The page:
This first article, of a two-part series, looks at why some Legal firms may become a target and the hackers M.O.
Despite a media backdrop of breaches and compromises, legal organizations are not automatically a target for hackers. That does not mean they are exempt, just there needs to be sufficient motivation to threat actors enticing them to launch a virtual raid.
This first article, of a two-part series, looks at why some legal firms may become a target and the hackers M.O. (modus operandi.)
What is the specific security challenge faced?
A law firm will only be targeted if there is sufficient motivation for attack. As, without motivation, there is no targeted threat.
As for any organization, the nature of the firm’s business will determine which threat(s) it is at risk from. A large multi-national organization that deals with the corporate interests of international businesses may find itself at risk from state-sponsored attack; in addition, firms specializing in M&A, IPO, High Net Worth Individuals or Intellectual Property may find themselves coveted by those seeking financial gain; a human rights lawyer or even those practicing criminal law may find hacktivists wishing to cause disruption.
Just as clients come and go so too does the hacker’s attention. If the firm acquires a new client or moves into a new area of interest, the threats facing the law firm can radically change in tandem, meaning the security strategy needs to evolve alongside the business strategy.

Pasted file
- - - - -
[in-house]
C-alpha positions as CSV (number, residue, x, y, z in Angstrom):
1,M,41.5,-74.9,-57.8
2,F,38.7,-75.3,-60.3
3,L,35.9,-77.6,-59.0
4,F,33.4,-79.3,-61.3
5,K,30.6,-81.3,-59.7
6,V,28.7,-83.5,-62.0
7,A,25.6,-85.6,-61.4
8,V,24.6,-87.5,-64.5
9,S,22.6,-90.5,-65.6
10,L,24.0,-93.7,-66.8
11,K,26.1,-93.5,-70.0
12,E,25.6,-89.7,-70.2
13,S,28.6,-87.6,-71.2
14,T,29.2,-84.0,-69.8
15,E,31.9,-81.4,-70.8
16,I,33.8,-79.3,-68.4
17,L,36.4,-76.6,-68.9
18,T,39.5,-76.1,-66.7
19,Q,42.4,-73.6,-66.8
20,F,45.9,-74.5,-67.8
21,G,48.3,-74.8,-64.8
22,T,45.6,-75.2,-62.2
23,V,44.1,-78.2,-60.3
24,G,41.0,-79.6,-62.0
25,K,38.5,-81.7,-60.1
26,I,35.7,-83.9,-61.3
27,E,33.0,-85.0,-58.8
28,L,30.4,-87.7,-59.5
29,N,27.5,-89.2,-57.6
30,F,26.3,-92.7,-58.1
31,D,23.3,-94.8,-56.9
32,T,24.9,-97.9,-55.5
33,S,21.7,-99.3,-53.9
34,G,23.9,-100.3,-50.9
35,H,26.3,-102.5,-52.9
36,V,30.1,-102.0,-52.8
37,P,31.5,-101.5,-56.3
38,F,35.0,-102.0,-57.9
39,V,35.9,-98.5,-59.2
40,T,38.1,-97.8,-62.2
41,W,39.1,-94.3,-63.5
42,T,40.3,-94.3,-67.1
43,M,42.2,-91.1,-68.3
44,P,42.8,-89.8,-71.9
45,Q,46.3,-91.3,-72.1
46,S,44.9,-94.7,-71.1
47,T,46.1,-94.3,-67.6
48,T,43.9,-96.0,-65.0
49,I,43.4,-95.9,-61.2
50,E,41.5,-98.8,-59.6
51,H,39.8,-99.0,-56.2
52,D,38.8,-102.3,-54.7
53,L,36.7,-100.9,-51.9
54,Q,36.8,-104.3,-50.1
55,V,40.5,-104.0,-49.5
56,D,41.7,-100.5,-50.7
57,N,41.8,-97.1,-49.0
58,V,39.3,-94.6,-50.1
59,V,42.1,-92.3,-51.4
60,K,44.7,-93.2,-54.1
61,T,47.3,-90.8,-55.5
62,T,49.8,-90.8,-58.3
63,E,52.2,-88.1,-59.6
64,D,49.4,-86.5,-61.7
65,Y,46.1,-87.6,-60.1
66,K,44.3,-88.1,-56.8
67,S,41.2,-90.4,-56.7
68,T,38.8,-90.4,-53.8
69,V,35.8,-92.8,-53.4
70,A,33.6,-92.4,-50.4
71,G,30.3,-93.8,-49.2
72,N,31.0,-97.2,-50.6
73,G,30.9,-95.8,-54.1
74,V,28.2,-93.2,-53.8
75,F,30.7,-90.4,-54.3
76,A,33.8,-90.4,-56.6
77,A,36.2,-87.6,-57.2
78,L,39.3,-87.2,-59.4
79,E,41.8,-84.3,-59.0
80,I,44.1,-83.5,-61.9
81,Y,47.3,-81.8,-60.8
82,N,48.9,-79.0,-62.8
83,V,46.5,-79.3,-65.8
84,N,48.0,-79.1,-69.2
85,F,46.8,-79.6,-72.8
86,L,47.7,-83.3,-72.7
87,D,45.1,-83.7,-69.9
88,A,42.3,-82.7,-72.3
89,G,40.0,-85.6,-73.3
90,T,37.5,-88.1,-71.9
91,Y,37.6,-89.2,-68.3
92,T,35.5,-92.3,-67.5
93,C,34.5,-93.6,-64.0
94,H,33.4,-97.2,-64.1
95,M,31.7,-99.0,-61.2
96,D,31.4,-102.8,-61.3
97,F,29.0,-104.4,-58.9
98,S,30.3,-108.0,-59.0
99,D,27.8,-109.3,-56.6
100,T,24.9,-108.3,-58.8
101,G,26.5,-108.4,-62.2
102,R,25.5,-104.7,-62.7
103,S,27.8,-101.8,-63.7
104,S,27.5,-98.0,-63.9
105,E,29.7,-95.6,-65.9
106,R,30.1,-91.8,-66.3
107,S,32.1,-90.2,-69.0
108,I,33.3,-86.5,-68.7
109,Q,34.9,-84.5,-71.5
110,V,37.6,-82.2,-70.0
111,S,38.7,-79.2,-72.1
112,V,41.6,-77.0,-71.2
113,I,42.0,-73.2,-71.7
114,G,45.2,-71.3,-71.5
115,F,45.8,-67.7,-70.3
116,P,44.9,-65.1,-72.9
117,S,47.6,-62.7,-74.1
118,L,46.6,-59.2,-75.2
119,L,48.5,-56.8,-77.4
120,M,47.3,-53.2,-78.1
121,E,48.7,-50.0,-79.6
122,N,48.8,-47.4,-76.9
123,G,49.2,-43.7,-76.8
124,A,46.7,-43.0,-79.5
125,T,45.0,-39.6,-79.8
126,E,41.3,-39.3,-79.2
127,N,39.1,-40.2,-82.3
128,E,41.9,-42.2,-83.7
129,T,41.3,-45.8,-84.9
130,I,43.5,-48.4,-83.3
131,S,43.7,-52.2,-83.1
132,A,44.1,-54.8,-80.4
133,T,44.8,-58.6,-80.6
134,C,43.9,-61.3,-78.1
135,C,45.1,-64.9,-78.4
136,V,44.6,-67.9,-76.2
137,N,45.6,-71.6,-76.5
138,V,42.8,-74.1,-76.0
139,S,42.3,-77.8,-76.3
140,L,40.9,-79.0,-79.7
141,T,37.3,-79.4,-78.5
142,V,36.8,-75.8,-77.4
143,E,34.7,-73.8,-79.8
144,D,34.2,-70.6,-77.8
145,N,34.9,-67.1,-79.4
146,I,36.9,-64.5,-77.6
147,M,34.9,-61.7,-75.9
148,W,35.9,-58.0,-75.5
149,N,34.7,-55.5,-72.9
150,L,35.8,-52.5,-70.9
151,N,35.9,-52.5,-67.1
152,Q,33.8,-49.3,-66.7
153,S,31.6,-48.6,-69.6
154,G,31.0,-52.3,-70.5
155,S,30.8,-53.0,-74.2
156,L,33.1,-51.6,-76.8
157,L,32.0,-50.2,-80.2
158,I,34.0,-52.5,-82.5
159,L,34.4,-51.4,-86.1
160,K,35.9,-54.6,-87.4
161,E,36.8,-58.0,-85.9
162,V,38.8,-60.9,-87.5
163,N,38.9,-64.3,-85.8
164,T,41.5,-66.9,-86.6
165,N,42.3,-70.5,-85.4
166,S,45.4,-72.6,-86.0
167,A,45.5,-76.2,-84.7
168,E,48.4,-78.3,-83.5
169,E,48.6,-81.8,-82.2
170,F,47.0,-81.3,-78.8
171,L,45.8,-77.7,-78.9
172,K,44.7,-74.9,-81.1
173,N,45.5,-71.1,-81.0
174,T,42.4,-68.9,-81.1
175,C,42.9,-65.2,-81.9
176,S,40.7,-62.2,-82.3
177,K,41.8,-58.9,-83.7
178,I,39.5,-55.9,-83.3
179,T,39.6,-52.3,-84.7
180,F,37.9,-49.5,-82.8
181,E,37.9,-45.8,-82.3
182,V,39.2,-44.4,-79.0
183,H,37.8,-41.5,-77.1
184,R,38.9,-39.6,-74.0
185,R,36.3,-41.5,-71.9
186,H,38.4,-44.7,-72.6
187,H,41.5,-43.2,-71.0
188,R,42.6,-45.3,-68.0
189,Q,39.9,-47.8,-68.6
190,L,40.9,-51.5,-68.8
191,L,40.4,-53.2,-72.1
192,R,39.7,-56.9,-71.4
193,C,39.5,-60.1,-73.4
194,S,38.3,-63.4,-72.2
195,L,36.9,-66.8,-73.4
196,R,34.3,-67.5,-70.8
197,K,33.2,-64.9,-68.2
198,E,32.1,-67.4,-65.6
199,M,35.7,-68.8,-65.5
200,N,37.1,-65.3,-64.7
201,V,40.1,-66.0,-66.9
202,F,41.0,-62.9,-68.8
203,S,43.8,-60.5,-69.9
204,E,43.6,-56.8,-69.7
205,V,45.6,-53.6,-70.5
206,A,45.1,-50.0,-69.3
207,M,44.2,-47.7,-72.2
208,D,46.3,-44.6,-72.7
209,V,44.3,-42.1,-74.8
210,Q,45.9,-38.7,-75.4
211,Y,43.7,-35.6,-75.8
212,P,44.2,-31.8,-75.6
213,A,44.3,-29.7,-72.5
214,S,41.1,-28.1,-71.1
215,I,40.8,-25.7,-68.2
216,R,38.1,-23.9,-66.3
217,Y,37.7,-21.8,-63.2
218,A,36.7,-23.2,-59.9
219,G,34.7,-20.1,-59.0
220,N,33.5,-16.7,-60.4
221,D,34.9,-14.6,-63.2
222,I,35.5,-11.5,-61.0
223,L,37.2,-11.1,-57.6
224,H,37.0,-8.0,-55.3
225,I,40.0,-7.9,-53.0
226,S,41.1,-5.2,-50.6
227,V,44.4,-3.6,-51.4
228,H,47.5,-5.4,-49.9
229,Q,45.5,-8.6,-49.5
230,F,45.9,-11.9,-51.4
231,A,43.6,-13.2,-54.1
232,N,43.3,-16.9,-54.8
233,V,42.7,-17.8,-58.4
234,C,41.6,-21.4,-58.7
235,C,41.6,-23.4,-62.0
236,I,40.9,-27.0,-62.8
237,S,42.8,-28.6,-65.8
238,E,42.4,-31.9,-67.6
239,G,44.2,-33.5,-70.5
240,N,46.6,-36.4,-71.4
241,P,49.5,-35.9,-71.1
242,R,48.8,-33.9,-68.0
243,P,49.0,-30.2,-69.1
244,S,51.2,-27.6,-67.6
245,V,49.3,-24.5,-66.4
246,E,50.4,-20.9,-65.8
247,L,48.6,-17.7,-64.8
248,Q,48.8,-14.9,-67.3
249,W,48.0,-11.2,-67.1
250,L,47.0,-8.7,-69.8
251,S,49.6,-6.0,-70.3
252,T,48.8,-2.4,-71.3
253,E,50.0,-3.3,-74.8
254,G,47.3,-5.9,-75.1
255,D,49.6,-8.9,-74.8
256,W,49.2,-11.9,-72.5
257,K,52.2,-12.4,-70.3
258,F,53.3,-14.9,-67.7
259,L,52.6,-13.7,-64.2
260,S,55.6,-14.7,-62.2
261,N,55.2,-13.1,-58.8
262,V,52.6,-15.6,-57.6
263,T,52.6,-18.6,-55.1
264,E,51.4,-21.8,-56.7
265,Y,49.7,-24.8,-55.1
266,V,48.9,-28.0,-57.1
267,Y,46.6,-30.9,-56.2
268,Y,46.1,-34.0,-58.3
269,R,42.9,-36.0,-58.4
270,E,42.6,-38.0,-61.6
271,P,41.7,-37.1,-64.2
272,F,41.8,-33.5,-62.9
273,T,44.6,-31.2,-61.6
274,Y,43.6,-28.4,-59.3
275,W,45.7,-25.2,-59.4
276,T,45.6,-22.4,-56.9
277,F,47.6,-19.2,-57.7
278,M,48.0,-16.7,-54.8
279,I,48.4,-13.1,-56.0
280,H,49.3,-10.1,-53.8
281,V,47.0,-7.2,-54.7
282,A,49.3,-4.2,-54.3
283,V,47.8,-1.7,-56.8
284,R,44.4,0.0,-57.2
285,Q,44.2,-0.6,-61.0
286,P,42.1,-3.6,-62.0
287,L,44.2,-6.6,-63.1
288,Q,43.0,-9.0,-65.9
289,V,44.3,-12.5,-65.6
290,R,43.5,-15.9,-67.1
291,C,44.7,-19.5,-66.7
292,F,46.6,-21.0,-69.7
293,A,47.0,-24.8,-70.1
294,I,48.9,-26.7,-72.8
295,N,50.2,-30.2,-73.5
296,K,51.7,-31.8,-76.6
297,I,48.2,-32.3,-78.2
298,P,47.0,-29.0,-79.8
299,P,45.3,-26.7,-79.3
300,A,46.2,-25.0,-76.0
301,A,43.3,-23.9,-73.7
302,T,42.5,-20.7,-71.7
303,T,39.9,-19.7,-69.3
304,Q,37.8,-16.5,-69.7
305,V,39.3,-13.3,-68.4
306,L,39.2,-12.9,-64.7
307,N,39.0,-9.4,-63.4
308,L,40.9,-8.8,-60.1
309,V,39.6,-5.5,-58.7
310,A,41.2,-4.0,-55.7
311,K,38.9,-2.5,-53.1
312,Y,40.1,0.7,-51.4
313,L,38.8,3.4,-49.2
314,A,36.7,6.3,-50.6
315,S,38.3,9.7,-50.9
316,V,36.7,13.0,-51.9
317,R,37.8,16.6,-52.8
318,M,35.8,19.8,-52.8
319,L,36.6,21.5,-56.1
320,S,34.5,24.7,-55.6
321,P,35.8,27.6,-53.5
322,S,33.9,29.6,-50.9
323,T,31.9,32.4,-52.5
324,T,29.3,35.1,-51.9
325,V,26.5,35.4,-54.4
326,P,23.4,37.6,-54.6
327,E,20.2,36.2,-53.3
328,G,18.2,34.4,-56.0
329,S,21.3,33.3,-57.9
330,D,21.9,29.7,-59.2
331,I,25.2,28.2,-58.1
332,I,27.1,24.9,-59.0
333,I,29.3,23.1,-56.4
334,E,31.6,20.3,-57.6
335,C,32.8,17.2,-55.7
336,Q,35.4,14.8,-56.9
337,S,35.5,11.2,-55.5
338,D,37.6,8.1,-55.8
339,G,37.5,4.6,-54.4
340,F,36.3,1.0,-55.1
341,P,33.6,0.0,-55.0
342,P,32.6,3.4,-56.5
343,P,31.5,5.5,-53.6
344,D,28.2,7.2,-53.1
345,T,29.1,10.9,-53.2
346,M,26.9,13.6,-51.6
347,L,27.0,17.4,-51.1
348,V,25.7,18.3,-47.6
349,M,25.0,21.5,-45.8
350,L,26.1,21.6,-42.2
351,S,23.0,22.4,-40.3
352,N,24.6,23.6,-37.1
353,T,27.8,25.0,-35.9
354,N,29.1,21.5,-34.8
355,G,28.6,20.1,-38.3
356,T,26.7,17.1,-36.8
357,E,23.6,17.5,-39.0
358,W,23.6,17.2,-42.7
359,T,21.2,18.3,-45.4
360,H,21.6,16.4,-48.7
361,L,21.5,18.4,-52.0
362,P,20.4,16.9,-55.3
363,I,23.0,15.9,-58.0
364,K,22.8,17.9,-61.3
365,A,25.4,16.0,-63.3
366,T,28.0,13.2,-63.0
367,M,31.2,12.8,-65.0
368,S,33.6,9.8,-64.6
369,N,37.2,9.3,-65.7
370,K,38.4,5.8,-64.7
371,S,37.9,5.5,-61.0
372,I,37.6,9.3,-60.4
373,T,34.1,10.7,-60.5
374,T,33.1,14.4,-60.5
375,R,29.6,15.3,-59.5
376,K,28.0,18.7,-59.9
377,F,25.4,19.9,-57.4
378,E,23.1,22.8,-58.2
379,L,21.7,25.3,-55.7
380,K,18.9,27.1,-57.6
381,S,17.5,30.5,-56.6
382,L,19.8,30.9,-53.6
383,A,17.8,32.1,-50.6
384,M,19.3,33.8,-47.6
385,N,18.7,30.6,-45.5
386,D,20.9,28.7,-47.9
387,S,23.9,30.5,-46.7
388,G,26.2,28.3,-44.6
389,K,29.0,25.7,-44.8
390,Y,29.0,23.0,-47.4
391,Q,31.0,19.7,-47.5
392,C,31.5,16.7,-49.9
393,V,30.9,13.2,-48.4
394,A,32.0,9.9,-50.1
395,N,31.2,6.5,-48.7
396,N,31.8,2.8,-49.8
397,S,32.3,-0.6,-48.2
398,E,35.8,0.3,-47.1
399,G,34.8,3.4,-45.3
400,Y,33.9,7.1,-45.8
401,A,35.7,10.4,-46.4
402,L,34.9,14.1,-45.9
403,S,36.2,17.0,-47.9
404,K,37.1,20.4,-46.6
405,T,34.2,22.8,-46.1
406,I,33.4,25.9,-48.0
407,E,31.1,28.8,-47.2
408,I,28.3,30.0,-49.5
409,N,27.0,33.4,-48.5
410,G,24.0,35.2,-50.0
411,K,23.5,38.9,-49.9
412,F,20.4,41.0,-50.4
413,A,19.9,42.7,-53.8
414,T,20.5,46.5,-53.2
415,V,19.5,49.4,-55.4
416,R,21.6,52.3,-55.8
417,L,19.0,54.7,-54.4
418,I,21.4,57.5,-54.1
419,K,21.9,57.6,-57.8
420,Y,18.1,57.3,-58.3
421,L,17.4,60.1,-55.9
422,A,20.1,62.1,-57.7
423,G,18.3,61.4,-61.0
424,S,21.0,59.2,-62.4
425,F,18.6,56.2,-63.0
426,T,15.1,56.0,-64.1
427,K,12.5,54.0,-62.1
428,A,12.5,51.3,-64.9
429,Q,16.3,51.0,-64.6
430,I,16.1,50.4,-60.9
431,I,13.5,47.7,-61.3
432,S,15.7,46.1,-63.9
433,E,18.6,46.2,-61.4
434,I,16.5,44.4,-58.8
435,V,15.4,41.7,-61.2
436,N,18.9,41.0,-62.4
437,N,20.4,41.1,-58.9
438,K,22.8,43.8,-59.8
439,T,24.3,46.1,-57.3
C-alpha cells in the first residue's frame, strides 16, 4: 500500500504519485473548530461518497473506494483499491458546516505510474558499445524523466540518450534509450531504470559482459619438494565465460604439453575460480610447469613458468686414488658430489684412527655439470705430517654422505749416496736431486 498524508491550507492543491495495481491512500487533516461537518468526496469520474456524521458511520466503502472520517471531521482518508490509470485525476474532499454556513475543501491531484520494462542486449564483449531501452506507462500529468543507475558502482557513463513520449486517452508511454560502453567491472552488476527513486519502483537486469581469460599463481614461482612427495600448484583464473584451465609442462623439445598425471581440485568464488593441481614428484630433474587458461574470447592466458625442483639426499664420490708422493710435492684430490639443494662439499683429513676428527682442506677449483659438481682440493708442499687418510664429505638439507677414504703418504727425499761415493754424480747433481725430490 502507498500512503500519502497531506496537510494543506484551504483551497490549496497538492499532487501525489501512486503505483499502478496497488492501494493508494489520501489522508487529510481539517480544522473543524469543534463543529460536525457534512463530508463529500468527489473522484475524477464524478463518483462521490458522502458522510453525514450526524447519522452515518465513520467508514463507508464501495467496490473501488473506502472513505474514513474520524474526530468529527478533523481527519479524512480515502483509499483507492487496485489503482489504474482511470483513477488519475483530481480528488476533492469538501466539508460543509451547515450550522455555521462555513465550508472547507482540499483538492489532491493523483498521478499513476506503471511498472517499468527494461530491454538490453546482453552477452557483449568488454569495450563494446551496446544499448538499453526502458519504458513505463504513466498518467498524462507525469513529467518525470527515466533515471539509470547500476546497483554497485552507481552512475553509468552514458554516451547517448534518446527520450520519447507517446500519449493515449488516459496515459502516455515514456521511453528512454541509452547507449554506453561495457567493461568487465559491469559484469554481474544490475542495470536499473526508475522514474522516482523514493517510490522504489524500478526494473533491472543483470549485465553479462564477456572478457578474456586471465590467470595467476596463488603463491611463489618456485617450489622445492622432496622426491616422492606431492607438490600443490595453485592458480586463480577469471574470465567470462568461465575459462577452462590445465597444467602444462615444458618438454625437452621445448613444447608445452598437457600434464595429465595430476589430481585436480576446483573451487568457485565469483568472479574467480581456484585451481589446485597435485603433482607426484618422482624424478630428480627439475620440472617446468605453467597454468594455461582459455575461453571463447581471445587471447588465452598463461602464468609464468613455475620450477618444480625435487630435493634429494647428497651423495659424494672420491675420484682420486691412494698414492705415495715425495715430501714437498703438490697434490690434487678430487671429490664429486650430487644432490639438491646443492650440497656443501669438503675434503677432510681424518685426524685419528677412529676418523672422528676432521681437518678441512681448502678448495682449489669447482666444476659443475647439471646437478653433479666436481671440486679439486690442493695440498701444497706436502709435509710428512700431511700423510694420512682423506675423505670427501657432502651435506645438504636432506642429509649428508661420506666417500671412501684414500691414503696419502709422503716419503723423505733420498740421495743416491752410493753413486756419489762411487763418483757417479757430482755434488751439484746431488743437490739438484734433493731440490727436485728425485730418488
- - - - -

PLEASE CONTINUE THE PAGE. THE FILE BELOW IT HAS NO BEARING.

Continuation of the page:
The key question the firm needs to ask itself is, ‘Is there any activity that my firm is involved in now, or planning for the future, that provides the necessary motivation for threat actors to attack?’
The Hackers M.O.
Recognizing that they’re a target in the first place is a struggle for many organizations, not just those in the legal sector. This is often accompanied by the misperception that threat actors need to utilize fully customized, expensively researched exploits to successfully target the infrastructure.
The evidence is that, rather than a ‘sophisticated’ attack, most firms are generally breached with a combination of reconnaissance, widely available commodity malware, and well known exfiltration techniques.
That said, there are those more sophisticated threat actors who might deploy advanced techniques to facilitate their objectives either more ‘quietly’, or in a way that carries more impact.
The initial attack path
How a criminal may strike is the first stage to understanding, and mitigating, the attack path that the threat actor will aim to leverage.
The majority of the effort spent in a targeted attack is in early reconnaissance. There is nothing particularly advanced about this, other than the need for time, logic and discipline. Indeed, law firms tend to make it rather more straightforward than other industries by publishing the contact details of individual lawyers online, along with their practice area. This openness, combined with the constant clamor for publicity from marketing departments issuing articles and press statements, enables threat actors to determine three key pieces of information to assist in the attack:
1) To whom should I deliver my initial payload, and how can I make sure they open it?
This could be as straightforward as sending a HR administrator malware embedded in a CV (phishing). However, in an advanced case of reconnaissance, it’s more likely to take the form of a document sent to a lawyer, ‘spoofed’ to come from a known client or perhaps from a journalist, attaching a list of questions regarding a sensitive case.
Whichever the approach, thorough reconnaissance can all but guarantee an initial payload is opened somewhere within the infrastructure.